At what point do we learn?

I think it’s time to admit the glaringly obvious fact that (as a dissociative system), we suffer from a great deal of stupidity!  We can do academic work no problem, sometimes we even enjoy it…  But give us anything that isn’t a concrete concept to think about and we’re all over the place.

So yet again Kriss (yes, the man is still hanging in there), was on the receiving end of our stupidity.  On Friday near the end of the working day we had this immediate need to create a set on Polyvore.  This is unusual for us in that we go to work to do work.  Any time we waste at work we make up for at home later – we got into this habit when we realised how much time we can lose at work. This particular set was very quickly created and called Welcome to the Basement.  It was done almost on auto-pilot, and then forgotten – or so I thought…

This set and what it represents for a young one within the system caused a rather rapid downward spiral.  This coincided with Kriss having a really busy week and a REALLY slow Internet connection.  So we were doing a tailspin, trying desperately to reach out for help – but expecting that help not to be there.  We could have just called Kriss and said “Help” – but that would have been too simple, sensible and totally beyond our current level of functioning/coping.  So instead we did the worst thing possible – open up all the IM clients and hoped that Kriss would contact us.  We would occasionally send a message, but he didn’t respond (remember his slow Internet connection issue).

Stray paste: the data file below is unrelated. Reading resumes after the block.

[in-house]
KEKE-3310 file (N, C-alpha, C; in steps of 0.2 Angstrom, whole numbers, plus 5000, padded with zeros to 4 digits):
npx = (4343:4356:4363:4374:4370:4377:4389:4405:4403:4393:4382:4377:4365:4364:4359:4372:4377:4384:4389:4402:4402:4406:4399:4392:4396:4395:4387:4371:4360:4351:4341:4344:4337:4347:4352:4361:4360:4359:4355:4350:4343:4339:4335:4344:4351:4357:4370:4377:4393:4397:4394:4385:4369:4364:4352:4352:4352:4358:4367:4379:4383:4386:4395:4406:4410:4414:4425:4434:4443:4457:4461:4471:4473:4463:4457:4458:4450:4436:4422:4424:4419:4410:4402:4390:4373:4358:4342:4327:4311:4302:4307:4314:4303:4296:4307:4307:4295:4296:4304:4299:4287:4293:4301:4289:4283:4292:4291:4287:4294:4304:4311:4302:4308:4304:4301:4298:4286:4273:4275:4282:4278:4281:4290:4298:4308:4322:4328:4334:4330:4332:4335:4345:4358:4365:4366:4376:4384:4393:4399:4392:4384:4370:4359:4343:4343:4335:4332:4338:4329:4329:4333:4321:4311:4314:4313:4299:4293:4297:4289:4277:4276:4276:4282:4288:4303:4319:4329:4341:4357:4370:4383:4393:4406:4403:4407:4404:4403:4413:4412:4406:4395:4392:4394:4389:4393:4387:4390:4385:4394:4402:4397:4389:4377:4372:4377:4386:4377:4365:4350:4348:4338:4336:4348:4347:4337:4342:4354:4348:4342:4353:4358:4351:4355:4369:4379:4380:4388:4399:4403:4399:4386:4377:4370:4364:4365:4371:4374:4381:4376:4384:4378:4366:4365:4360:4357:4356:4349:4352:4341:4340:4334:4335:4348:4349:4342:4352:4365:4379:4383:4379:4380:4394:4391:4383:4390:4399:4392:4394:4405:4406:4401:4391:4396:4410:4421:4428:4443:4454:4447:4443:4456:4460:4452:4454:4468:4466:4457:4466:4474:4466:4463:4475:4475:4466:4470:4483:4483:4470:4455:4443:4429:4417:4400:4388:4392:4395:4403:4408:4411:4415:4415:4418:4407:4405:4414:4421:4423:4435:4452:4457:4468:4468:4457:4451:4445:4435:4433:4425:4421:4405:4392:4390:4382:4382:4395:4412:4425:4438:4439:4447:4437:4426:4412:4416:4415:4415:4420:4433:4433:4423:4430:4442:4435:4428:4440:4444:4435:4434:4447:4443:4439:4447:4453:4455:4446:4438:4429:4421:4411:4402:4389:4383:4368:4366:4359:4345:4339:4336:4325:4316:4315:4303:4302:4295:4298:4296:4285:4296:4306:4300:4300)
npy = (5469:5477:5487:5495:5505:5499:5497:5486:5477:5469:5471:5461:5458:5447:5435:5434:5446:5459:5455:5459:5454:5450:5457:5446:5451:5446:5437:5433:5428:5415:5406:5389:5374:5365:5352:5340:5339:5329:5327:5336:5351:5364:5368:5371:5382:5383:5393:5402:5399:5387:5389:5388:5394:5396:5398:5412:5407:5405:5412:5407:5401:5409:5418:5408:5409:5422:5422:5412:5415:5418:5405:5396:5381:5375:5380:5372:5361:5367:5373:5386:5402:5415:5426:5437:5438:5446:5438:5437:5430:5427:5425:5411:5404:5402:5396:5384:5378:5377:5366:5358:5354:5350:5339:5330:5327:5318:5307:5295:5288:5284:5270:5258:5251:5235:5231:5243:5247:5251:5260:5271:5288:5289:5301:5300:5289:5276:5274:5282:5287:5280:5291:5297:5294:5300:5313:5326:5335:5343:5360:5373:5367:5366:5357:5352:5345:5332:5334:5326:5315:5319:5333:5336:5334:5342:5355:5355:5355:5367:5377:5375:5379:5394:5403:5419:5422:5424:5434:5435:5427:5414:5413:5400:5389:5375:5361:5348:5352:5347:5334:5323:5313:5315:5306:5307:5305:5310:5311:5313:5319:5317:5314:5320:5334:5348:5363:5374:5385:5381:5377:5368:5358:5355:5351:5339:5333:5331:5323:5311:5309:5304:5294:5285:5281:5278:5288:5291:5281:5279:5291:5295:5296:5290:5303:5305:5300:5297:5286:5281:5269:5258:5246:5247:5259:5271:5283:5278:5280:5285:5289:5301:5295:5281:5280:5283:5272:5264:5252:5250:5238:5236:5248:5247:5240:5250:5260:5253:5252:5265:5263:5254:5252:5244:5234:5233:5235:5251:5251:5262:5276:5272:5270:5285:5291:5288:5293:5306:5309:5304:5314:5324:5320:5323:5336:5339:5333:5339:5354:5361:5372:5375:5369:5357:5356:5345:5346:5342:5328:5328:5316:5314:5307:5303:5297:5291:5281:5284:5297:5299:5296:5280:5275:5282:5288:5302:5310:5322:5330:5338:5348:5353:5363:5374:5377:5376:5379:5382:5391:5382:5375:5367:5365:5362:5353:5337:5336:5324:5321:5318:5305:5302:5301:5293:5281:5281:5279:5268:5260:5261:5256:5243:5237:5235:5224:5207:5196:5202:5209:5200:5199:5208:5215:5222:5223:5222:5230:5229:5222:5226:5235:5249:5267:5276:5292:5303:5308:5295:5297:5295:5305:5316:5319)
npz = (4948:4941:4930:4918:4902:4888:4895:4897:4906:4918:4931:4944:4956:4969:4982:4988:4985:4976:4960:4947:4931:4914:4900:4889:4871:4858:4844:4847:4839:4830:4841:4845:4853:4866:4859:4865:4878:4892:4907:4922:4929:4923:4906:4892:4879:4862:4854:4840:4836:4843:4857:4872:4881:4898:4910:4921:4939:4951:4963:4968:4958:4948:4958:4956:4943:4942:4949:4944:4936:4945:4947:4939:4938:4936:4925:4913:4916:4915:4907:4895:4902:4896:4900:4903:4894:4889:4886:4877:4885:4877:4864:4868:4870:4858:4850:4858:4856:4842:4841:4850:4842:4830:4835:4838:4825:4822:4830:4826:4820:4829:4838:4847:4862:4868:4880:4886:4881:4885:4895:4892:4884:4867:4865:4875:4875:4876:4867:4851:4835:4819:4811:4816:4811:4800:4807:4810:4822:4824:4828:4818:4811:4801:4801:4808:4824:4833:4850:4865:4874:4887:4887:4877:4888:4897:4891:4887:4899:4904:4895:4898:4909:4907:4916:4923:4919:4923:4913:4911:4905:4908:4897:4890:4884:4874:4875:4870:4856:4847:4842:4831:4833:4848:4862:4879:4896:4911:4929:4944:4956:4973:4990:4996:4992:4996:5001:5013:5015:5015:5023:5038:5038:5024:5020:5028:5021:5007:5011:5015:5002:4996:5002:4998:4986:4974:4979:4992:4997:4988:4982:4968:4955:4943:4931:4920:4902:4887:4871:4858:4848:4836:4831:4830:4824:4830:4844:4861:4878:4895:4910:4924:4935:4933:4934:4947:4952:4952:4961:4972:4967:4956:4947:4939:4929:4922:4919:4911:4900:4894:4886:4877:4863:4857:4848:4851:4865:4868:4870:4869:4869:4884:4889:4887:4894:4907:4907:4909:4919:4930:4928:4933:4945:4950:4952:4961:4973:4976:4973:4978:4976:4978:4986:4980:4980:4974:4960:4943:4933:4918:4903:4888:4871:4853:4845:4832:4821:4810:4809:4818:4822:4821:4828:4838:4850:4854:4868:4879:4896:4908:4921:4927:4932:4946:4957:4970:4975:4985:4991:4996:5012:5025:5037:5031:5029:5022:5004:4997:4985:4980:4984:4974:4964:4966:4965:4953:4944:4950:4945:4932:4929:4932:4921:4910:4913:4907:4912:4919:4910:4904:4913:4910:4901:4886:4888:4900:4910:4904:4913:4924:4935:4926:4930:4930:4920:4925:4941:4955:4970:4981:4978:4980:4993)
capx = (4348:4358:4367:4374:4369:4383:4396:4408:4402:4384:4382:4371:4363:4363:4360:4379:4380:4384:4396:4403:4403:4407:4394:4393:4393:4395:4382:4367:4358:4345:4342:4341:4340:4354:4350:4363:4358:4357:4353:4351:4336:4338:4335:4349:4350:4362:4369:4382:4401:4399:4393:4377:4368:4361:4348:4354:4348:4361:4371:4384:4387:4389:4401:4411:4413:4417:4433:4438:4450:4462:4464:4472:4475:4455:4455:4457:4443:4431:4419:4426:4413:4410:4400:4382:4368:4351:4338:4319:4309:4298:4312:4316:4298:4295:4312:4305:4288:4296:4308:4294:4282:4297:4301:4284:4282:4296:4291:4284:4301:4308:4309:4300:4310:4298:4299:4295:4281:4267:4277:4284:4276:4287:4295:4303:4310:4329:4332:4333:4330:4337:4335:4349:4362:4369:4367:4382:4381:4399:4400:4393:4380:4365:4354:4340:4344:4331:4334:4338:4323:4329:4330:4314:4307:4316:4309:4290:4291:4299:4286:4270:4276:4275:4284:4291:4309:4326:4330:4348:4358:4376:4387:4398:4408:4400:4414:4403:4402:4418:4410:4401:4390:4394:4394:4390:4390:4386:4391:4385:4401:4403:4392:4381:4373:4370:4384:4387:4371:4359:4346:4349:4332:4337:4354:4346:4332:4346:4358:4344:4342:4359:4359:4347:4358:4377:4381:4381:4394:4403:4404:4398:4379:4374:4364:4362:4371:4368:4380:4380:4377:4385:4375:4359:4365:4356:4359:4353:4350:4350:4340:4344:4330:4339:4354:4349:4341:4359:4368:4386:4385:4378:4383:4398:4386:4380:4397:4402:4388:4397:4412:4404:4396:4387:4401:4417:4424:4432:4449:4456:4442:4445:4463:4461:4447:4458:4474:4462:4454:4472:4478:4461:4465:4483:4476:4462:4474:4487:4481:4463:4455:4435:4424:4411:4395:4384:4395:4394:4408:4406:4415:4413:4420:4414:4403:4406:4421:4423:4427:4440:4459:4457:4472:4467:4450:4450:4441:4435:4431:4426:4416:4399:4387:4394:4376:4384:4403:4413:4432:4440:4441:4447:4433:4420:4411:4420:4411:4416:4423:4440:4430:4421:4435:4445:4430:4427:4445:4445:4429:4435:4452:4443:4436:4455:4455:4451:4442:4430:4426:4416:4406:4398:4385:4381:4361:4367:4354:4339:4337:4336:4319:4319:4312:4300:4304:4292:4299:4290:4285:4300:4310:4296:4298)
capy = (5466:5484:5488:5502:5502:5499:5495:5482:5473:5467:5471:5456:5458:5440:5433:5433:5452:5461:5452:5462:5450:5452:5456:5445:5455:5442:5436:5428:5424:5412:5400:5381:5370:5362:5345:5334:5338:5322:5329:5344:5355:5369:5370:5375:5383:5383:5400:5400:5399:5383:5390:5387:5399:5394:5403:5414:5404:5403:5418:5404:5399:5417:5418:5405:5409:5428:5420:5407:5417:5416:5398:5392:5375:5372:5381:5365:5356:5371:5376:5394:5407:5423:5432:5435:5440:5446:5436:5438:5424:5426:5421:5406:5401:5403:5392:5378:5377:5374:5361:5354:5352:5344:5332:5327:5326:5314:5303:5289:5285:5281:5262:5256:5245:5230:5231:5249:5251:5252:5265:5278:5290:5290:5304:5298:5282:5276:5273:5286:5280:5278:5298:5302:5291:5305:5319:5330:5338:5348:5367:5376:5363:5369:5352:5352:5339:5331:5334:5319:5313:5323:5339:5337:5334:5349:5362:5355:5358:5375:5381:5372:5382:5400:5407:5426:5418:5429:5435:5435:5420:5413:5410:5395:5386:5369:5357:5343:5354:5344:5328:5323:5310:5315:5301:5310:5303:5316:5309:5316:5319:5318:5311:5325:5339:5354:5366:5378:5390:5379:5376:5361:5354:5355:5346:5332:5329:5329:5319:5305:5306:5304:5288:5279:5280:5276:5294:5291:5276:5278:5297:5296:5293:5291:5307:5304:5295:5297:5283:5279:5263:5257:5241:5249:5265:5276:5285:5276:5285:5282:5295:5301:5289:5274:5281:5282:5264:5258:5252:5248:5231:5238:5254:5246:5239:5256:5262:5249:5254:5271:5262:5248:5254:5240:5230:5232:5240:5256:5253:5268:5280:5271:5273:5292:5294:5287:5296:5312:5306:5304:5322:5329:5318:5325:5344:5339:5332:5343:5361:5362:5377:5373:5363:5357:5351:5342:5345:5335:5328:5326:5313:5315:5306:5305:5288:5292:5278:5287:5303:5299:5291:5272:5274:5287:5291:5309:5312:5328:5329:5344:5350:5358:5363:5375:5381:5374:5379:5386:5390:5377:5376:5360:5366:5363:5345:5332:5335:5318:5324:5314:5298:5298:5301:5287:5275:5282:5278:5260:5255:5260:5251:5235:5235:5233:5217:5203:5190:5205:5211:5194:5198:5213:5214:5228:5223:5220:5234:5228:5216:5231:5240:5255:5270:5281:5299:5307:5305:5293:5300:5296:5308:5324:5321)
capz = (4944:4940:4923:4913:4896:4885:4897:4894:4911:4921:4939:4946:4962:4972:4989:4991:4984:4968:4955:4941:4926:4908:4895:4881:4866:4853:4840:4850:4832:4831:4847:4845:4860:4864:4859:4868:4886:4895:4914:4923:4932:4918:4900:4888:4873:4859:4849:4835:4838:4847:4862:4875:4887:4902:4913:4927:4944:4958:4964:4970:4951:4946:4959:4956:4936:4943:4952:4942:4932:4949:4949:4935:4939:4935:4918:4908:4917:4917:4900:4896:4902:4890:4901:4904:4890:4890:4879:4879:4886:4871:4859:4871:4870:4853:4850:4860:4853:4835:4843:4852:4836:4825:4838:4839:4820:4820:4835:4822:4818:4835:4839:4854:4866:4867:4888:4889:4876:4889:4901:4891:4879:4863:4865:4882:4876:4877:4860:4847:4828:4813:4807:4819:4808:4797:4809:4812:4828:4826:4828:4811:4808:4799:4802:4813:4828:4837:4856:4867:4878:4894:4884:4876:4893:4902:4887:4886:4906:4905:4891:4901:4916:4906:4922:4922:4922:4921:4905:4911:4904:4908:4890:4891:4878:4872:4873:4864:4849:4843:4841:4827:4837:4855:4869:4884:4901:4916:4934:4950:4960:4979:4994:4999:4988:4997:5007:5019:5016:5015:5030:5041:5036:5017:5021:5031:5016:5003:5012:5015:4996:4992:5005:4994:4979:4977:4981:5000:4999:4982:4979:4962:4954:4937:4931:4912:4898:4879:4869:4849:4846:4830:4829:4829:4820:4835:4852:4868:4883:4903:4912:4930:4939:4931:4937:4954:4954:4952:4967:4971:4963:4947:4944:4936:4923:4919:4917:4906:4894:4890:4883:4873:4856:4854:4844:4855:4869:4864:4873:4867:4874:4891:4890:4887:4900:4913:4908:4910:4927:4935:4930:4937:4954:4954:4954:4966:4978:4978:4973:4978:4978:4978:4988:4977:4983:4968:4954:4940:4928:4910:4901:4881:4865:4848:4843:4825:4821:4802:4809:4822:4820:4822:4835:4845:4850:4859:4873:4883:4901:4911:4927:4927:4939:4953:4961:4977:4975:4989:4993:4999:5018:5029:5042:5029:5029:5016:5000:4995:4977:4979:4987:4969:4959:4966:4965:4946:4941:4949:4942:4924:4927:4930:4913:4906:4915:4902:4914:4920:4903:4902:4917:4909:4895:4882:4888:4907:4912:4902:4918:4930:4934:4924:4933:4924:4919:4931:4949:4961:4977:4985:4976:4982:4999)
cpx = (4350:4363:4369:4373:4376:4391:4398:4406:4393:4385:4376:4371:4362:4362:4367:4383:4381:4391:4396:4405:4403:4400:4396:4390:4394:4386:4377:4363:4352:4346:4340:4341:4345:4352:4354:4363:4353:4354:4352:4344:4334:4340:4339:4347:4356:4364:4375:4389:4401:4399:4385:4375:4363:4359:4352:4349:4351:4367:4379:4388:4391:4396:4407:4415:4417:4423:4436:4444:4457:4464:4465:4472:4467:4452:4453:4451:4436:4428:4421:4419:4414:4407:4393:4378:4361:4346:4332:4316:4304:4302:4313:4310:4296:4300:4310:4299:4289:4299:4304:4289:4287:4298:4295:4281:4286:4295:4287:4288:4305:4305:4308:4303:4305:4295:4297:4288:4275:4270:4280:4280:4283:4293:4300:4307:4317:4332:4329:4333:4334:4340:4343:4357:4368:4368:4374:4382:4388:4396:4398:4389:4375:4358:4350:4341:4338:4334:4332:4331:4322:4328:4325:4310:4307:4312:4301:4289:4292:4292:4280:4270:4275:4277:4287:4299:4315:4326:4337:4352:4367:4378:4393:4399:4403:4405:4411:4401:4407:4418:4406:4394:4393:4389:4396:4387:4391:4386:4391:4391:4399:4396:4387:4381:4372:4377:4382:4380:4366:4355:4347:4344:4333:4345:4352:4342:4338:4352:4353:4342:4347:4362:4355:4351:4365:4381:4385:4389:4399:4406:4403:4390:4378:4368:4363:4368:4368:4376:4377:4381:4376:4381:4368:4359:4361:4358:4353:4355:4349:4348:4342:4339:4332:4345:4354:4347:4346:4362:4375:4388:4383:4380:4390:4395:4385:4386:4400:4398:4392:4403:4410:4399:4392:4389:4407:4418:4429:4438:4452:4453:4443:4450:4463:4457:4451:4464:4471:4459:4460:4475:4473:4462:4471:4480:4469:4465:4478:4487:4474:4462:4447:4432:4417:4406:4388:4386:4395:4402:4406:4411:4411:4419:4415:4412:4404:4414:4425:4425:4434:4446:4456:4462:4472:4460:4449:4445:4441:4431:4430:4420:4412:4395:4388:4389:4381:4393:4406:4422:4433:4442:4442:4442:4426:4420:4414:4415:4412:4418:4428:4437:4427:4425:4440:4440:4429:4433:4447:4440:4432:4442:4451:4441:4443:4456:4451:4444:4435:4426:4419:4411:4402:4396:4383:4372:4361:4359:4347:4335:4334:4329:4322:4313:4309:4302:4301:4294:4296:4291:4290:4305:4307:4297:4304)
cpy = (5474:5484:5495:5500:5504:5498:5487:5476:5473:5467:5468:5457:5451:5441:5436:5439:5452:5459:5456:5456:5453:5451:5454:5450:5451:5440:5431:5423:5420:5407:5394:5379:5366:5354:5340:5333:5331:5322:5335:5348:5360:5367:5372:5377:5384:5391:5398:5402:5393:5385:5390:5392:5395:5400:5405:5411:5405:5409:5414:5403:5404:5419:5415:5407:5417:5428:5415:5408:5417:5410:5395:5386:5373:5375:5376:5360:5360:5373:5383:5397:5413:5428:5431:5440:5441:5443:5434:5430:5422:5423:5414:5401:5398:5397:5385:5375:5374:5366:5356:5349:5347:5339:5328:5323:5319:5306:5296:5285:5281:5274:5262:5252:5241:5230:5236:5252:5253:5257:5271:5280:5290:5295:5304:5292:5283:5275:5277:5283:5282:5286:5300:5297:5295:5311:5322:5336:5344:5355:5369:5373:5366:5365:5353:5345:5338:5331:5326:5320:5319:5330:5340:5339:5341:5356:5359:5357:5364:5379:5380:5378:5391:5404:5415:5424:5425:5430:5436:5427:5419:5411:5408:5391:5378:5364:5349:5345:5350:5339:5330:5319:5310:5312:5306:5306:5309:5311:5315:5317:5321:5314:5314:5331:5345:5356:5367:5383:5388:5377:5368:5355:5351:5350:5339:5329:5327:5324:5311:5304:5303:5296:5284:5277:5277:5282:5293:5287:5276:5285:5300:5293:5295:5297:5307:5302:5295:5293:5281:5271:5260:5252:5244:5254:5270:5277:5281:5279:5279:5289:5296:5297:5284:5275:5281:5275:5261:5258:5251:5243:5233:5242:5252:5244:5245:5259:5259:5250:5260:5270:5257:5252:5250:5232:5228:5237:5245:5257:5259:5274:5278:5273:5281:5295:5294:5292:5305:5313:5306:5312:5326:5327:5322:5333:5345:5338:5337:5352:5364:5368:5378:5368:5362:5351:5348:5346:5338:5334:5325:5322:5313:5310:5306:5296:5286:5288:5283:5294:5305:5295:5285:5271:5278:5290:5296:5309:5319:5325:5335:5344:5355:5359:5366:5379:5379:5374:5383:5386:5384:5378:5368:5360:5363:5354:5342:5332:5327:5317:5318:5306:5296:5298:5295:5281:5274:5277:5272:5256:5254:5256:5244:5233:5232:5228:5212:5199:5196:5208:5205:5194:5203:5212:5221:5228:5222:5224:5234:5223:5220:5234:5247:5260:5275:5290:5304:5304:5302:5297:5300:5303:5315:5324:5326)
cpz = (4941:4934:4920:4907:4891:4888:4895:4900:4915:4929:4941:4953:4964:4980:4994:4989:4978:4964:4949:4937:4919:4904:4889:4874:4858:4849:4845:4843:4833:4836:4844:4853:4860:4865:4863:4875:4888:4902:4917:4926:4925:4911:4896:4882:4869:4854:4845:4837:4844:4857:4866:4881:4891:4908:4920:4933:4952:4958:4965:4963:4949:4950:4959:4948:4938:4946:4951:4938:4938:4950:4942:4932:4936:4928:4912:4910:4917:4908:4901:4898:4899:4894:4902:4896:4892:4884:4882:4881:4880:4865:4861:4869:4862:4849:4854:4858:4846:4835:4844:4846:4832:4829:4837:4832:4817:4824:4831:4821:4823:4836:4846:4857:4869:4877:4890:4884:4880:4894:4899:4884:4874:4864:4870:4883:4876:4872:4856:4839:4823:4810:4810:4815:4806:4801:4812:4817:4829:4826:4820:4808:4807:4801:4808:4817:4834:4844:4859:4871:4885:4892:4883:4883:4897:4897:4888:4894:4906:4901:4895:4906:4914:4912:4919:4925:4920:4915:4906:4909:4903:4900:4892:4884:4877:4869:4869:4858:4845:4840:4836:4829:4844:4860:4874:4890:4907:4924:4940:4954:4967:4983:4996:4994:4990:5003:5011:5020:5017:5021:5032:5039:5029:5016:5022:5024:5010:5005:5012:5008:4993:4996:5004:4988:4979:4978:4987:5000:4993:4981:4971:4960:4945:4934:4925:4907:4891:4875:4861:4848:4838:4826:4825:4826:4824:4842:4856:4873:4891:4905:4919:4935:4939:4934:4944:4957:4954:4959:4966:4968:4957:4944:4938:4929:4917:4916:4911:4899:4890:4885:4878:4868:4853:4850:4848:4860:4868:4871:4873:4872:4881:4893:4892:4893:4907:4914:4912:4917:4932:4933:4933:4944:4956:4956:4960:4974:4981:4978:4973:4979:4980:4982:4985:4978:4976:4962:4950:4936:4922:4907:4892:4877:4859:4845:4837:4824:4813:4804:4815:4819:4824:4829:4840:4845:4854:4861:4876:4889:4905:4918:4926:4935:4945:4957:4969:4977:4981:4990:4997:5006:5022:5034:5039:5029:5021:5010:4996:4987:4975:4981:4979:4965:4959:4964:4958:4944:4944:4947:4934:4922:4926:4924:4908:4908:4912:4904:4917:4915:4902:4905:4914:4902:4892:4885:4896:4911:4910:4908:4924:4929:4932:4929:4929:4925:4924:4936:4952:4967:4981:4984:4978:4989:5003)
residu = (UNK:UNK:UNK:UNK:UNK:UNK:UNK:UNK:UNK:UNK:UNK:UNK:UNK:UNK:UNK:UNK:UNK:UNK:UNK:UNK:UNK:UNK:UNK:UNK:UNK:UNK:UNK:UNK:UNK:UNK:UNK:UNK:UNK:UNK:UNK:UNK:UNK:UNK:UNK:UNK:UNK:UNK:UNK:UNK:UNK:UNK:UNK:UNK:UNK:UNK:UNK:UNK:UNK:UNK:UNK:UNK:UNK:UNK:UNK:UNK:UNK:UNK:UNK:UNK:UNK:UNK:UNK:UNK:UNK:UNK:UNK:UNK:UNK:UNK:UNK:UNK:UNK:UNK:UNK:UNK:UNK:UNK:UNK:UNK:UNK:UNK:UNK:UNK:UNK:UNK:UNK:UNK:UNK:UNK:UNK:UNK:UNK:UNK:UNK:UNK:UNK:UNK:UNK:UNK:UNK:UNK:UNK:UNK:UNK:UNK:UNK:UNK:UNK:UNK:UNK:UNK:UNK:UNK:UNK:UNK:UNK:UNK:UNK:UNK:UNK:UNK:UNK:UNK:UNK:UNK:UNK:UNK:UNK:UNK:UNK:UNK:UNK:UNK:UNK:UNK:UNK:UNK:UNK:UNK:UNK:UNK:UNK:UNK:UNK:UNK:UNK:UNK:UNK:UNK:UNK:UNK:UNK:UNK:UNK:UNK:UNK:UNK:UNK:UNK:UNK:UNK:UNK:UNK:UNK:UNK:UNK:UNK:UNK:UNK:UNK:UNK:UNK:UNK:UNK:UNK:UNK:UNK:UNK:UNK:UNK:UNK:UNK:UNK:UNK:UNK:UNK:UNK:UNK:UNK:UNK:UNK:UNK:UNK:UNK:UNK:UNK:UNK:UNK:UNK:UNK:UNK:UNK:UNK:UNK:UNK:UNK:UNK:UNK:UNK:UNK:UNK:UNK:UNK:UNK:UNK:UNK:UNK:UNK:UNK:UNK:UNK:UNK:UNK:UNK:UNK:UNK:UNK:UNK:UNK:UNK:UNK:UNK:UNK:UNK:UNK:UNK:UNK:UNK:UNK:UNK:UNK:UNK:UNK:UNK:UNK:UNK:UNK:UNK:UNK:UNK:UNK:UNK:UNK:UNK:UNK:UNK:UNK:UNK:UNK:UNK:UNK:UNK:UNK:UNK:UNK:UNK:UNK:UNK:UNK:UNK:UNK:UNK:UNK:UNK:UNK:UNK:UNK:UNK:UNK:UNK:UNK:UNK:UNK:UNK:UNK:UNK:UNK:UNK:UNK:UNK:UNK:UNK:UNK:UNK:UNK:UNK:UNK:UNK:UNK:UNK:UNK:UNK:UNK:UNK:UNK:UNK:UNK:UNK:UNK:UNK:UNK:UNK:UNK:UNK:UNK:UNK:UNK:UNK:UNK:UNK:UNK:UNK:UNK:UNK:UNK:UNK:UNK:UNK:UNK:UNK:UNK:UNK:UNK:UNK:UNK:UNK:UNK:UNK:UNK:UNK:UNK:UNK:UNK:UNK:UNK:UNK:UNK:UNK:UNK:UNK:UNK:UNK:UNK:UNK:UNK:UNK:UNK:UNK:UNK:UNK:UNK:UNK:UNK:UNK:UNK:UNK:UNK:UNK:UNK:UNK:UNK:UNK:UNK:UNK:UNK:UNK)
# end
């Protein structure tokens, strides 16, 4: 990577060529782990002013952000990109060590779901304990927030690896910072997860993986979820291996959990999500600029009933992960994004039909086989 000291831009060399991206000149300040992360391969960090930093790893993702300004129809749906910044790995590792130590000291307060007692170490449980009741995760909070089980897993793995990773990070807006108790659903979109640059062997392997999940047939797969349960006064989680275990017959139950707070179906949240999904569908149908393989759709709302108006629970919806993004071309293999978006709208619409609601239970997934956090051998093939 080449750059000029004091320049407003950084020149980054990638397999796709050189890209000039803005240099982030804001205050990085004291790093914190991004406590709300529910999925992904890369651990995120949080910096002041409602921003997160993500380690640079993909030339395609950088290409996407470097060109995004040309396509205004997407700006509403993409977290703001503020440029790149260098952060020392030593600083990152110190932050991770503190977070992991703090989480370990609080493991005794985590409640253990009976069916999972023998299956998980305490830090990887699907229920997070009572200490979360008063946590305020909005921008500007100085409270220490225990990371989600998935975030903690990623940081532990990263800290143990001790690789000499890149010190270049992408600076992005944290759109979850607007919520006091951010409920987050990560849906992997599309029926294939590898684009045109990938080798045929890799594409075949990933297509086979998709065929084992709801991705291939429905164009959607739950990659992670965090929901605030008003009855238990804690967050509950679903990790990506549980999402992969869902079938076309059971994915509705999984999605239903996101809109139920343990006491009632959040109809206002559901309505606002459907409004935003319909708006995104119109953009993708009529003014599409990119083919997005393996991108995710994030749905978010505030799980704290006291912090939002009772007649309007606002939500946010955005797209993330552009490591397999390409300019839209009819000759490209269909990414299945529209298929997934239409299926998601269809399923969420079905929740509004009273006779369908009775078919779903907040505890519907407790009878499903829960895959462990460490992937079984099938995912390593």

There was so much backlash about the memory and Kriss not responding, that we decided that he had dumped us – without letting us know.  Yes, we are supposedly in our late 30’s and not teenagers *sigh*.  This conclusion caused a further downward spiral and the rapid creation of another (quite creepy) set titled Come on into the Basement.  This second set was the breakthrough… it eased the pain of the one holding the memory and emotions and meant that the downward spiral just sort of “disappeared”.  It was the weirdest feeling, we went from total chaos to clear thinking in about half an hour.  The others stepped back and I could see what we’d done and the potential fall out of those actions…

By this time, according to us Kriss had dumped us and he was “just like all the other men that hurt us”.  According to Kriss, we were not dumped.  He was however confused about how to help us deal with things like this in the future – and a little stunned about what had happened without even a word from him… lol.  Looking back, it is pretty funny…

Carol (codename for previous therapist we’re going to try and see again Tuesday), once said that when we do this we’re like a wounded cat.  We hiss, spit and claw at everyone around us to tell them to go away and leave us alone so they can’t hurt us.  What we don’t see is that those people are genuinely trying to help us.  They are the people who care about us.  Because they care, and we care about them, it makes the stakes so much higher.  It’s easier to lash out and drive them away than to reach out for help.